SRINAGAR, India (AP) – Health workers were scrambling Tuesday to manage a mounting health crisis nearly two weeks after massive flooding engulfed much of Kashmir, where they are treating cases of diarrhoea, skin allergies and fungus as they hope the stagnant waters do not create conditions for more serious disease outbreaks.
Countless bloated livestock carcasses were floating across the waterlogged Himalayan region. Warned by experts to avoid the floodwaters, many residents are rationing water bottles brought by aid workers every few days.
“The chance of cholera, jaundice and leptospirosis spreading are high,” said Dr Swati Jha with the aid group Americares. “The most essential need right now is that of clean water.”
The scale of the disaster – described as an “unprecedented catastrophe” by the region’s top elected official – has stunned many in India, with newspapers running daily front-page aerial photos showing isolated rooftops framed by mud-brown waters.
The Himalayan region of Kashmir is divided between India and Pakistan, while being claimed by both. And both sides have seen extreme devastation, with tens of thousands of families losing all their possessions.
A car is partially submerged in an inundated neighbourhood of Srinagar, Indian-controlled Kashmir, Monday, September 15. Flooding from days of heavy monsoon rains partially submerged Srinagar and left more than 400 people dead in northern Pakistan and India. The flood waters have begun to recede, but vast fields of crops have been destroyed and tens of thousands of families have lost all their possessions – AP
In Indian Kashmir, more than 200 people were killed and another 287,000 were evacuated after homes, shops and other buildings filled to their rooftops almost two weeks ago.
On the Pakistani side, at least 328 people have died and 276,681 have been evacuated, with the floods affecting more than 3,000 villages extending beyond Pakistani Kashmir into the country’s Punjab region.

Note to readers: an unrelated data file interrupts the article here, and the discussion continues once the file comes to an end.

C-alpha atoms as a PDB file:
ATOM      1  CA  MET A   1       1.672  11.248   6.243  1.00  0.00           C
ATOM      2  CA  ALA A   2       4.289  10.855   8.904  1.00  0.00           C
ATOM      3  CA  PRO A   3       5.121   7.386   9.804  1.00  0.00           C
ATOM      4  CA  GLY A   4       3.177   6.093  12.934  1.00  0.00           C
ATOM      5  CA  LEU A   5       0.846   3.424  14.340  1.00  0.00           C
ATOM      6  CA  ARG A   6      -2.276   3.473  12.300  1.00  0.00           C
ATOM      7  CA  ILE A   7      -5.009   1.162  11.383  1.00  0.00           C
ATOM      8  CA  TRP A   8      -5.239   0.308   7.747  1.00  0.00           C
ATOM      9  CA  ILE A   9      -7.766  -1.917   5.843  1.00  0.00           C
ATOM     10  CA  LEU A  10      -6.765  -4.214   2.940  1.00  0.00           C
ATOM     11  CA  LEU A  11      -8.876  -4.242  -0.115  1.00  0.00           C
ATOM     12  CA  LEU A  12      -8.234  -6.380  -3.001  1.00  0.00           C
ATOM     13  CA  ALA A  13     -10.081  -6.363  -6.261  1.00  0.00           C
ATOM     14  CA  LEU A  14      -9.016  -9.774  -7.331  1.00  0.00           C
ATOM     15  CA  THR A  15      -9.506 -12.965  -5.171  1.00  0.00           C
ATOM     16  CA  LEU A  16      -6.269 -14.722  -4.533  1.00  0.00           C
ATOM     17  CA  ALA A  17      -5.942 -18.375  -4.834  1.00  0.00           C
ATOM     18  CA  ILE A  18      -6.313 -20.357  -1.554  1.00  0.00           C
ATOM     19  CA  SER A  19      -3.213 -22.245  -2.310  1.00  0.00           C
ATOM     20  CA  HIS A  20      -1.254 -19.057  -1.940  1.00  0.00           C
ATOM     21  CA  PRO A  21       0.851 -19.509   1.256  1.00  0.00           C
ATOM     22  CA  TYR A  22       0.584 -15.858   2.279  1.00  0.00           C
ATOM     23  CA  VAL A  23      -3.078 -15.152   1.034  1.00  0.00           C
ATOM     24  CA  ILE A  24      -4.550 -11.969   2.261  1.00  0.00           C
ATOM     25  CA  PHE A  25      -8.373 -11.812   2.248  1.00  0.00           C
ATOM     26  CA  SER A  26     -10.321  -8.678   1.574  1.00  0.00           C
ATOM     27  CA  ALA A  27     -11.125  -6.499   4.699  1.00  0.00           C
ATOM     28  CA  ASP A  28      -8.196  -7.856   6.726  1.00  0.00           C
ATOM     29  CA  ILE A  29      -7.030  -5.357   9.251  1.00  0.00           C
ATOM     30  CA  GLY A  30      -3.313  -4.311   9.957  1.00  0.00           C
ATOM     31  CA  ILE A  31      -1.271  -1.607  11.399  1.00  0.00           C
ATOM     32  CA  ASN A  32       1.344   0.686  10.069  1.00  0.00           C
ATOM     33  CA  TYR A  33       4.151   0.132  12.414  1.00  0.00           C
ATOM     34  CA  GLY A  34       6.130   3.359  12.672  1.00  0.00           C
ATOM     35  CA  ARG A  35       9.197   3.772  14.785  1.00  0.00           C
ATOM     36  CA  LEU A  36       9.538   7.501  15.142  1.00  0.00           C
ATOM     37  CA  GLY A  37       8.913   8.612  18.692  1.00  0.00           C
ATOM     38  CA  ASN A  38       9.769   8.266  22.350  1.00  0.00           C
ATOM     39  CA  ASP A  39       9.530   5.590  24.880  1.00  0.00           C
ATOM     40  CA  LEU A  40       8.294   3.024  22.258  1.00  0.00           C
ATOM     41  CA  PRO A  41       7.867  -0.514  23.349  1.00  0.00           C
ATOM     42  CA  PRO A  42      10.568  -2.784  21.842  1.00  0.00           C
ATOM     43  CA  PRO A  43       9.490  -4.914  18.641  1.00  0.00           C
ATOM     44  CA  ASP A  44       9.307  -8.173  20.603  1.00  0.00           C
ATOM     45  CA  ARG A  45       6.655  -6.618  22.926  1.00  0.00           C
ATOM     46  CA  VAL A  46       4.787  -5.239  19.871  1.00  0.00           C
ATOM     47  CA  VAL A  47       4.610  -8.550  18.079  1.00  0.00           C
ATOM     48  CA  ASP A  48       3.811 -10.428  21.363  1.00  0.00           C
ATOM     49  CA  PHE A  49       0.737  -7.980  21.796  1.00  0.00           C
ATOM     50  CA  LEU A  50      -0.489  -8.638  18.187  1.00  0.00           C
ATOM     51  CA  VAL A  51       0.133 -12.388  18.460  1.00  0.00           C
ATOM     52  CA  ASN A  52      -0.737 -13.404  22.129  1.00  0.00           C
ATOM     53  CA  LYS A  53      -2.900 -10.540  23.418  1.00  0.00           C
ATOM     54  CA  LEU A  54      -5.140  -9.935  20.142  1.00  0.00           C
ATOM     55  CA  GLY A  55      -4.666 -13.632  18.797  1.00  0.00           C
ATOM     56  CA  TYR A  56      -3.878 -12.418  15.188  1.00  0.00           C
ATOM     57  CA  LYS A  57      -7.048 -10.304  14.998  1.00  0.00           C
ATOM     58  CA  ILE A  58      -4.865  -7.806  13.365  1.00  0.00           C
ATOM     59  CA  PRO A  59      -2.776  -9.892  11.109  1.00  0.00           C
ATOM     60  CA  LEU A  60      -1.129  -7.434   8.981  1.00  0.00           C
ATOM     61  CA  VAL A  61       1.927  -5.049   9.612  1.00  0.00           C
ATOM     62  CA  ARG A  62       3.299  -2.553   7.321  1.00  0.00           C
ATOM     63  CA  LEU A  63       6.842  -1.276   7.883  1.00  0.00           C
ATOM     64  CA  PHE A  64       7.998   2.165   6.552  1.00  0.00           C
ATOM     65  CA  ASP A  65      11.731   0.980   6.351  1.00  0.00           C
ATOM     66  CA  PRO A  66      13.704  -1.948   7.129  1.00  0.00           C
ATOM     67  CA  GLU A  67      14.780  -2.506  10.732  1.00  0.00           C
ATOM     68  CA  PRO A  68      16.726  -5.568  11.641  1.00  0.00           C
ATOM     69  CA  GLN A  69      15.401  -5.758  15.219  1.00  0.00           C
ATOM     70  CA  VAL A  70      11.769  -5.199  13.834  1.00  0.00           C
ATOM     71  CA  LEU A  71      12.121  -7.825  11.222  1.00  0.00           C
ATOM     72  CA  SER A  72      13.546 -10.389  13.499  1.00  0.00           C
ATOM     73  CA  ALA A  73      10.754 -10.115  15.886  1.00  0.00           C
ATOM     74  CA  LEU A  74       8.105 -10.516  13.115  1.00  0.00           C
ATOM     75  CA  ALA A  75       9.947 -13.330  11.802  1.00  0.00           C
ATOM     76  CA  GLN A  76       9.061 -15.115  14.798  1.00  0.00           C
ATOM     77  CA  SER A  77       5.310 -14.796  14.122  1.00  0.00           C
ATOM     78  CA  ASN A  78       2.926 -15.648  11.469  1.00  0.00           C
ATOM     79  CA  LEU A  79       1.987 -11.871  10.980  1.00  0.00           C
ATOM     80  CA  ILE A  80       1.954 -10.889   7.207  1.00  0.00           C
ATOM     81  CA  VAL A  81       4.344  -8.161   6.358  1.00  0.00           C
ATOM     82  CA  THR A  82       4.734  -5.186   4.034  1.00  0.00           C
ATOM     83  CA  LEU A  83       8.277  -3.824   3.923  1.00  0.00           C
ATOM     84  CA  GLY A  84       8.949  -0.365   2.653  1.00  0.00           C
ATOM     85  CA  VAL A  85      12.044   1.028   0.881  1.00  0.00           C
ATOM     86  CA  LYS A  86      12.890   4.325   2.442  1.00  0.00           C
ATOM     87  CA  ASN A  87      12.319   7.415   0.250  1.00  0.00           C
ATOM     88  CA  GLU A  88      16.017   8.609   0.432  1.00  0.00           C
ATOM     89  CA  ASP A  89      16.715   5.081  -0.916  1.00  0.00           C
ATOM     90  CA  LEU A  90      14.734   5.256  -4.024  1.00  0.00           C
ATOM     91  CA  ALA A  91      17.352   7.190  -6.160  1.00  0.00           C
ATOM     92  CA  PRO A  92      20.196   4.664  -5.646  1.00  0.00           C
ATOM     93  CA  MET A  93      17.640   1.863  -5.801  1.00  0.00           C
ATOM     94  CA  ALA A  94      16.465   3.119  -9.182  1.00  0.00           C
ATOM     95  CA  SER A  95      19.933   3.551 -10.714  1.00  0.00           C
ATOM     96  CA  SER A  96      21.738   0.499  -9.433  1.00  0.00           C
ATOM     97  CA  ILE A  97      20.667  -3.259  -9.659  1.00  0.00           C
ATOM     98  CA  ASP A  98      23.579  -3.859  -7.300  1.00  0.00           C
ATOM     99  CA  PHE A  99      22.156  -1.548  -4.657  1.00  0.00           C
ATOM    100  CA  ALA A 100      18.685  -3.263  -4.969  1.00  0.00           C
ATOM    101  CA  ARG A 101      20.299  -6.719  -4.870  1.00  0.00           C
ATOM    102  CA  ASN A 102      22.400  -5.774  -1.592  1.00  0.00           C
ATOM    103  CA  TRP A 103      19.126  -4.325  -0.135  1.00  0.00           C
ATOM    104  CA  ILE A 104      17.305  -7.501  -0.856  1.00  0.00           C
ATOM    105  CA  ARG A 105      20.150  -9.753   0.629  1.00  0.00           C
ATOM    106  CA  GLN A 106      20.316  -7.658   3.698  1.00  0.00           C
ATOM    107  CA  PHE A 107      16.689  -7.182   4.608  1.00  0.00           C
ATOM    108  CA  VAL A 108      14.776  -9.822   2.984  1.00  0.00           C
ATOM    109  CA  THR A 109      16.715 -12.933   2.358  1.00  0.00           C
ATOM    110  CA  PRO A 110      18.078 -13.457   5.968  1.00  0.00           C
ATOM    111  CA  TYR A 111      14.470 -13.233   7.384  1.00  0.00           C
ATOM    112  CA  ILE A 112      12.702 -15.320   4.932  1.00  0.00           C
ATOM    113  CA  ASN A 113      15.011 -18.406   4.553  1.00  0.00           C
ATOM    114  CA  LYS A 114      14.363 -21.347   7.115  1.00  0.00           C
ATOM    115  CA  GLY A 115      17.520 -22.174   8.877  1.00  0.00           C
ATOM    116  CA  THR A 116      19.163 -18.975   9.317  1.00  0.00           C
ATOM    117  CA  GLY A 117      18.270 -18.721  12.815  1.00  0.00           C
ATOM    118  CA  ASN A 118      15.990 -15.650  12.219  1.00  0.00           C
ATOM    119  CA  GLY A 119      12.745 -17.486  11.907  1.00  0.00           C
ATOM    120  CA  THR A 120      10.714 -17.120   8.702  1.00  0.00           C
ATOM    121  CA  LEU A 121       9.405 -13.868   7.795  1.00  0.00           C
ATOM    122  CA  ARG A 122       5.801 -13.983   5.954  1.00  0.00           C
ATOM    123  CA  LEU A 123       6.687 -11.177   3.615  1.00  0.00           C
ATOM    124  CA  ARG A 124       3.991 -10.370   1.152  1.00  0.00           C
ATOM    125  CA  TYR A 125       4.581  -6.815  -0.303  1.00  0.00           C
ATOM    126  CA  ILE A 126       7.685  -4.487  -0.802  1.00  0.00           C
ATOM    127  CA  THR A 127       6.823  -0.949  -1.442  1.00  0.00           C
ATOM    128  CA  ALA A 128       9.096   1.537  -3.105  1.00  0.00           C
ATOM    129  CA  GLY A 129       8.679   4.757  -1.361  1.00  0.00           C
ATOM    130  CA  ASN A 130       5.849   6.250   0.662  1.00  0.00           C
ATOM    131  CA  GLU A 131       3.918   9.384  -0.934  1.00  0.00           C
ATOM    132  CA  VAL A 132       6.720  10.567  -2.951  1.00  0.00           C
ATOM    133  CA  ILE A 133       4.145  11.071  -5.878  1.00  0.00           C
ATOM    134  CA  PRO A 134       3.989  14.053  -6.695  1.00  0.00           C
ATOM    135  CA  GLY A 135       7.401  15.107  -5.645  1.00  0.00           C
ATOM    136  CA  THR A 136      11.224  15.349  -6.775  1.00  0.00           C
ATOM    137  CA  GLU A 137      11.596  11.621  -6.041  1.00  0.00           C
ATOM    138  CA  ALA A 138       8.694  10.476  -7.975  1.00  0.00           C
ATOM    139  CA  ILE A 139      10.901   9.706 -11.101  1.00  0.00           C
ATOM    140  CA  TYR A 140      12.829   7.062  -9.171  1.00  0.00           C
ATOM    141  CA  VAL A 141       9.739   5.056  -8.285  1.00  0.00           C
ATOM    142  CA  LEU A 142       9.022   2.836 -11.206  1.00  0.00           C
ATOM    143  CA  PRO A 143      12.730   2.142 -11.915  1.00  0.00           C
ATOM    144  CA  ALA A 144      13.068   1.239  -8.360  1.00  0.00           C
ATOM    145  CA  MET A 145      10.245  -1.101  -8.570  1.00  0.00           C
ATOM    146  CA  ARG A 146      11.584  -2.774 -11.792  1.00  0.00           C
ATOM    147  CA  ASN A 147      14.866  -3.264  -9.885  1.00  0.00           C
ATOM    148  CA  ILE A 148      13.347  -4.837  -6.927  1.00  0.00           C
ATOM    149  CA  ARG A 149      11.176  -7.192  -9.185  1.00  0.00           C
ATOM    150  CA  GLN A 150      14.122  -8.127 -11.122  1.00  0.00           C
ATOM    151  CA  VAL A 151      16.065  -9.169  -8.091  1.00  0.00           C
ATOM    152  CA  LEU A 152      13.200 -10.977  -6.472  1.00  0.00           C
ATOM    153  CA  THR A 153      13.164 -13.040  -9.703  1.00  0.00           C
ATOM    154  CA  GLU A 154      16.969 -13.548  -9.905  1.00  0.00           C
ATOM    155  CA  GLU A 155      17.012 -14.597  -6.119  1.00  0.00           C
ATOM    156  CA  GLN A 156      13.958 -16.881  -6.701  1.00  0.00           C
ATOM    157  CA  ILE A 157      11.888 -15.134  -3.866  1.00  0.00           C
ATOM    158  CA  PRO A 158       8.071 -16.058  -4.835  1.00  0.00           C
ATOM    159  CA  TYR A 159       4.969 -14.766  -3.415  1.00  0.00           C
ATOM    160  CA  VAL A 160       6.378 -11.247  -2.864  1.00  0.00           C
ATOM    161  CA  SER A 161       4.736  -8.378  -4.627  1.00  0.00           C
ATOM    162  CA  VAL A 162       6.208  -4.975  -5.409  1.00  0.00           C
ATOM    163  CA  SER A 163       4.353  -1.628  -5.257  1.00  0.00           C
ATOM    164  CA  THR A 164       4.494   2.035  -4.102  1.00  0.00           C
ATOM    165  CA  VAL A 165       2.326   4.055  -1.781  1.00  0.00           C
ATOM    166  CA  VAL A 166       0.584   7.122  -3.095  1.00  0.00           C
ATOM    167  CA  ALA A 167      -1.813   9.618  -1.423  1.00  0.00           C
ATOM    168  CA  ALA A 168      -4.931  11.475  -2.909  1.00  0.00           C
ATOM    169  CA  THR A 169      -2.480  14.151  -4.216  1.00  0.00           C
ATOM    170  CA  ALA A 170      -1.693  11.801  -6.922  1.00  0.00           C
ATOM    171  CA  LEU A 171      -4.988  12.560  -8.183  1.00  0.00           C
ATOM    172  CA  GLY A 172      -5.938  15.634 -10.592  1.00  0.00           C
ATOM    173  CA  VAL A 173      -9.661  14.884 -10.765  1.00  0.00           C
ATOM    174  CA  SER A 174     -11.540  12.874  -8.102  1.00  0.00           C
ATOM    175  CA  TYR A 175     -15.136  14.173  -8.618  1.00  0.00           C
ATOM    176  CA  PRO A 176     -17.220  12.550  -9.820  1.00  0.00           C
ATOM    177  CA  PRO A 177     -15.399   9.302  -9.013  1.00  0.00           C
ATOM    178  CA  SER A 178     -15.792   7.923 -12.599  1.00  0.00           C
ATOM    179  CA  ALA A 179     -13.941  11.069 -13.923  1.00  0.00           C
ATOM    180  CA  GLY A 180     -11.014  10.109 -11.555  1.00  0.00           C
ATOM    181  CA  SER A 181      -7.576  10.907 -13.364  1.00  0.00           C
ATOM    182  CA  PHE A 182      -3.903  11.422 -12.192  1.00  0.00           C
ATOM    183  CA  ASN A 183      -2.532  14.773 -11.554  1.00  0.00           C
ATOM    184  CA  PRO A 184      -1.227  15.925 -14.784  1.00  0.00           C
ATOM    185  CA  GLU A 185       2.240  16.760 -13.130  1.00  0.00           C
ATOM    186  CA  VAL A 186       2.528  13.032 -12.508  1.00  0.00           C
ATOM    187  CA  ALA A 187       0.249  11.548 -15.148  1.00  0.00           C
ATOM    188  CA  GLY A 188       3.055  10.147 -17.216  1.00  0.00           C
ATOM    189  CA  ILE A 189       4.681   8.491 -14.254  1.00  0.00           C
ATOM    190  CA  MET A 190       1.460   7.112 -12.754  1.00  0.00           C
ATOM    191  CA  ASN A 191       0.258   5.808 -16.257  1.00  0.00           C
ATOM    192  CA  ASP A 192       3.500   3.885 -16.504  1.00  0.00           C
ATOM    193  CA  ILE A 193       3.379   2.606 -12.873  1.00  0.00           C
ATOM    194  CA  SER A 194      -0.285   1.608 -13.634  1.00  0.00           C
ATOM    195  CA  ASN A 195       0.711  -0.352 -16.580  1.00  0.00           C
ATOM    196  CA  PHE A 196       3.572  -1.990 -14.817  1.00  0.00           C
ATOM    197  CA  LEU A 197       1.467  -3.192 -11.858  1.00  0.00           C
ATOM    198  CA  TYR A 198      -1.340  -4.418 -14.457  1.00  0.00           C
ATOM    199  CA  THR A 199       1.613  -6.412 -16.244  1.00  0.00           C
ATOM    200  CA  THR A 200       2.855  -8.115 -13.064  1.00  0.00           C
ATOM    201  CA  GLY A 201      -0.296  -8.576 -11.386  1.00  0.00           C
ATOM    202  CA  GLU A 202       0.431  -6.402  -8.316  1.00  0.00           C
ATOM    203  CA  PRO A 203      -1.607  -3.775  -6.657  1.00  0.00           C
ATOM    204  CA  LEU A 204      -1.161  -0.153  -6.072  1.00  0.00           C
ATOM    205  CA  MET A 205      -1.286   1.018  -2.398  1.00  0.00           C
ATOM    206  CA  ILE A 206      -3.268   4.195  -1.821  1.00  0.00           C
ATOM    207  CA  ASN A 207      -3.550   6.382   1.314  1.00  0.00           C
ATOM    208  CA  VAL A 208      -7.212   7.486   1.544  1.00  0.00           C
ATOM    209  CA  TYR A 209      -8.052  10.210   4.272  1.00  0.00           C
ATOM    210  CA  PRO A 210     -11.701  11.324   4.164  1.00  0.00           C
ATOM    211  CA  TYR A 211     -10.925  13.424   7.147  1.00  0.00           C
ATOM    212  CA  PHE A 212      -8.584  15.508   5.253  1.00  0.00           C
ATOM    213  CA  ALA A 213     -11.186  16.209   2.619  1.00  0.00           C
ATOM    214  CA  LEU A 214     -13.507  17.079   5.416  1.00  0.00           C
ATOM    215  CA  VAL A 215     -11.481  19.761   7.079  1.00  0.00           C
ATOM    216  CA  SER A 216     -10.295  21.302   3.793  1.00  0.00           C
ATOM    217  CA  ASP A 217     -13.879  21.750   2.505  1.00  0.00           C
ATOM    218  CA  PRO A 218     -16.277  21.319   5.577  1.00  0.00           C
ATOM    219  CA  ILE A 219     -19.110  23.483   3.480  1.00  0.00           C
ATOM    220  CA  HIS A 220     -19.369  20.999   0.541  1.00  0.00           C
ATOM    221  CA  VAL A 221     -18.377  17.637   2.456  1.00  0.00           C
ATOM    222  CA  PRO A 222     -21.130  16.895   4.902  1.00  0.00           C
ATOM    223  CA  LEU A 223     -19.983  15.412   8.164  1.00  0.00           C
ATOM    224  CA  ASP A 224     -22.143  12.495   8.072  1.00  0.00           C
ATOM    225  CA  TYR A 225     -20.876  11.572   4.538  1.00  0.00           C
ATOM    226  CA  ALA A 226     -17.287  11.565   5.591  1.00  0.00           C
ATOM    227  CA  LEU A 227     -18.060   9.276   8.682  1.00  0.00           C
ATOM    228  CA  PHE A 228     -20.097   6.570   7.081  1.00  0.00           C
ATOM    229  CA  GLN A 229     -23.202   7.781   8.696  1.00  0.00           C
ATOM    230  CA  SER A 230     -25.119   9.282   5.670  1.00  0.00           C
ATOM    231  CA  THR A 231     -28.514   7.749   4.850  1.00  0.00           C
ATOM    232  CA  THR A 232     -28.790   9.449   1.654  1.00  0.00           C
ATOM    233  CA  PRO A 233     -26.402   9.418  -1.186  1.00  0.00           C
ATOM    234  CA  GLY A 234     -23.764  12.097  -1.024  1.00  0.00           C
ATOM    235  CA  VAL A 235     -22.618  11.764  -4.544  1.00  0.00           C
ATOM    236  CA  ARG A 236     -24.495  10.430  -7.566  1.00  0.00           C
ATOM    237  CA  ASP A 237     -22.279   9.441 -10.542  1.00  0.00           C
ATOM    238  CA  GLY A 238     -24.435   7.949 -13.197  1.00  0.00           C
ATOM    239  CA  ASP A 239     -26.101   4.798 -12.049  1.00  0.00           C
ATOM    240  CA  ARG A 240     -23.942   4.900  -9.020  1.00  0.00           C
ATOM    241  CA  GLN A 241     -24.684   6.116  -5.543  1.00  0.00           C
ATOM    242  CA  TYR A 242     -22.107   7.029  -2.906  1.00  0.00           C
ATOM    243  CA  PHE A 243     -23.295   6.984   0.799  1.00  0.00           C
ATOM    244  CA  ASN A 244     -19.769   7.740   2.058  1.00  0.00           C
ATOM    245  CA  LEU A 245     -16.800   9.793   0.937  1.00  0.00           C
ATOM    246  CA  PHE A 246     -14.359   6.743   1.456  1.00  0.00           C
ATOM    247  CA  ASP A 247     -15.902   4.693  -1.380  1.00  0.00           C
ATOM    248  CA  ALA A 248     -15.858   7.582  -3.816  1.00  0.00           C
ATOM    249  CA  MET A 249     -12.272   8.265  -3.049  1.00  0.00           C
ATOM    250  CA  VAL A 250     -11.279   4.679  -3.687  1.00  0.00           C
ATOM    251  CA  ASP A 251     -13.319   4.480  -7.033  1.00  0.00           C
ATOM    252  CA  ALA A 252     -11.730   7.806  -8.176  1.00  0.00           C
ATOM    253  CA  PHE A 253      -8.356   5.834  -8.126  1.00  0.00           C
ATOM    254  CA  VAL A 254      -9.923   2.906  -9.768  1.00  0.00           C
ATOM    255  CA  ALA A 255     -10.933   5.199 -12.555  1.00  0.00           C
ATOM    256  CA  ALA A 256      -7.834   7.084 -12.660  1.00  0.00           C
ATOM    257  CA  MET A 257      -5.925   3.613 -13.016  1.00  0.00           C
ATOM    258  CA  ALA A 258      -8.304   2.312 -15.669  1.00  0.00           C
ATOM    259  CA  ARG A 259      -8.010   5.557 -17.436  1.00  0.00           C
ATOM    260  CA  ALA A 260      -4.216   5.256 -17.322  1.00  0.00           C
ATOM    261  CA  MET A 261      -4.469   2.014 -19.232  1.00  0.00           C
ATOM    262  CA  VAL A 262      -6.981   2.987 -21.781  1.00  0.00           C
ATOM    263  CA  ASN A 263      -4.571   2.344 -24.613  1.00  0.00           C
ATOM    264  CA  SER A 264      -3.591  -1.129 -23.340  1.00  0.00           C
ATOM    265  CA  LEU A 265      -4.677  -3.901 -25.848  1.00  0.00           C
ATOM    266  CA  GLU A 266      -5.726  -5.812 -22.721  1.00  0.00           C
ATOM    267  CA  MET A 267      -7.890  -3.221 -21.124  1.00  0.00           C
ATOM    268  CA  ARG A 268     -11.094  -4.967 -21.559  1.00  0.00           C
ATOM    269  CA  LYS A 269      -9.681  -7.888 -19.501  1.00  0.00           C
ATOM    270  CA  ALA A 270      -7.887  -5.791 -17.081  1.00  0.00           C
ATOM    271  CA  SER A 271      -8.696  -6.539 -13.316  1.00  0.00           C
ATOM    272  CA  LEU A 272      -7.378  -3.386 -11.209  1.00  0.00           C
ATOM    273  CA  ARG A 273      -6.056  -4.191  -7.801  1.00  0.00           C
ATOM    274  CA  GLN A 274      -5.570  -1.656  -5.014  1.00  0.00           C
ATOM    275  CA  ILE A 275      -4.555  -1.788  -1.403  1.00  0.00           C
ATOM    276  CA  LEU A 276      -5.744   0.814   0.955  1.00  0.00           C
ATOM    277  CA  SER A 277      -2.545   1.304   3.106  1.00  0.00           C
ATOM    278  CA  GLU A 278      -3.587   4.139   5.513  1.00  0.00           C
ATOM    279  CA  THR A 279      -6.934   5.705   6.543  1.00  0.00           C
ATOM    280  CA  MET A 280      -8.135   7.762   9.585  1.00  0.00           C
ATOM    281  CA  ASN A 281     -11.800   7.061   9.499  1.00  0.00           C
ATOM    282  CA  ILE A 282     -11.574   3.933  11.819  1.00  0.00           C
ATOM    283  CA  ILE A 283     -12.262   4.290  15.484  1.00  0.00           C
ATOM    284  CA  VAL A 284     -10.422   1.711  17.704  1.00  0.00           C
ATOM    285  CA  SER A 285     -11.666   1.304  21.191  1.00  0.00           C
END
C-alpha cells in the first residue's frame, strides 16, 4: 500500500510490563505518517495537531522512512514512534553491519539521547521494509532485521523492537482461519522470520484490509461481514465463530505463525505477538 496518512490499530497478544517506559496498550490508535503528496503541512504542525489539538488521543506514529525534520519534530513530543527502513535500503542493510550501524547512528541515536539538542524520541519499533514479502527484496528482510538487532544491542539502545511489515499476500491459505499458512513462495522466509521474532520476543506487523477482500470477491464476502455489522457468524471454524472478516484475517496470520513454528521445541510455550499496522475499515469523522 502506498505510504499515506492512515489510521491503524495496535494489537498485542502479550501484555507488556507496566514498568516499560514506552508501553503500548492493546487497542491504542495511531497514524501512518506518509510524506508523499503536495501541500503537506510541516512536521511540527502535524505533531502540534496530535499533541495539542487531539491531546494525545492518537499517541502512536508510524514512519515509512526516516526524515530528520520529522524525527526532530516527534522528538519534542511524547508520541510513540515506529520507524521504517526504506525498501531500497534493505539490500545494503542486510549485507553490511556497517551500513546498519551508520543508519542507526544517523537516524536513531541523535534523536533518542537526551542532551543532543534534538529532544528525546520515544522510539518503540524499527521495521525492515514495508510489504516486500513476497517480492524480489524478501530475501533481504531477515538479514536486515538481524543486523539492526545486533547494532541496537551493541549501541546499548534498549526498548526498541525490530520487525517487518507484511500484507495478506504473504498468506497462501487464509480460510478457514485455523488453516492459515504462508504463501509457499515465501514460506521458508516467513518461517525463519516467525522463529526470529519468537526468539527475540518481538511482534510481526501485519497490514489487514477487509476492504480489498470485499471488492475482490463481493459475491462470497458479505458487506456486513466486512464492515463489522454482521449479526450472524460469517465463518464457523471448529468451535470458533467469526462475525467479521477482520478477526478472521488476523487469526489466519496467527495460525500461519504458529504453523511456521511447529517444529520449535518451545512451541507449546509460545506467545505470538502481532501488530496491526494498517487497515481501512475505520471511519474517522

Pakistani doctors have treated 123,020 patients in flood-hit areas, according to the National Disaster Management authority.
Indian rescue workers were rushing in health workers, sewage pumps, water filters, water purifying tablets and 30 generators to electrify relief camps and field hospitals.
Six medical camps and 80 medical teams have already treated around 53,000 patients, according to the army, which has 30,000 troops on the ground for rescue and relief efforts.
But doctors said the need was vast – and urgent – though they said the cooler mountain temperatures were helping to slow any disease spread.
“There are pretty high chances of water-borne disease and disease due to overcrowding,” said critical care specialist Dr Javaid Naqishbandi in Srinagar, urging the government to send vaccines and avoid crowding people into shelters.
At least 80 per cent of the main city of Srinagar remained under more than three-to-four-metres of water on Tuesday, with most residents now staying in shelters or with relatives on higher ground.
As waters began to recede from a few areas, emergency workers have started pumping out standing water. But they said it would take several months to remove all the water and clear the debris.
Meanwhile, workers clearing landslides reopened one of the few highways into the Kashmir Valley on Tuesday.
Rescue workers were wearing masks to avoid disease contamination. Local aid worker Fayaz Hamed said that, upon arriving in one submerged neighbourhood of Srinagar on Monday night, the air was filled with the smell of rotting flesh.
“It was an overpowering stench, and we saw local residents pulling two bodies (of people) out of the water,” Hamed said.
India’s health minister, Harsh Vardhan, said a “large number” of doctors from Delhi government hospitals had gone to the region.
“I can’t muster enough words in their praise,” he said in a statement after visiting the region Sunday, and pledged to send even more medicine, health workers and tools for filtering and cleaning water. He also urged local authorities to clear animal carcasses and monitor water supplies.
In another area of Srinagar where the Indian army runs a dairy farm with more than 300 cows, only seven survived while the rest were enormously bloated and floating in the floodwaters.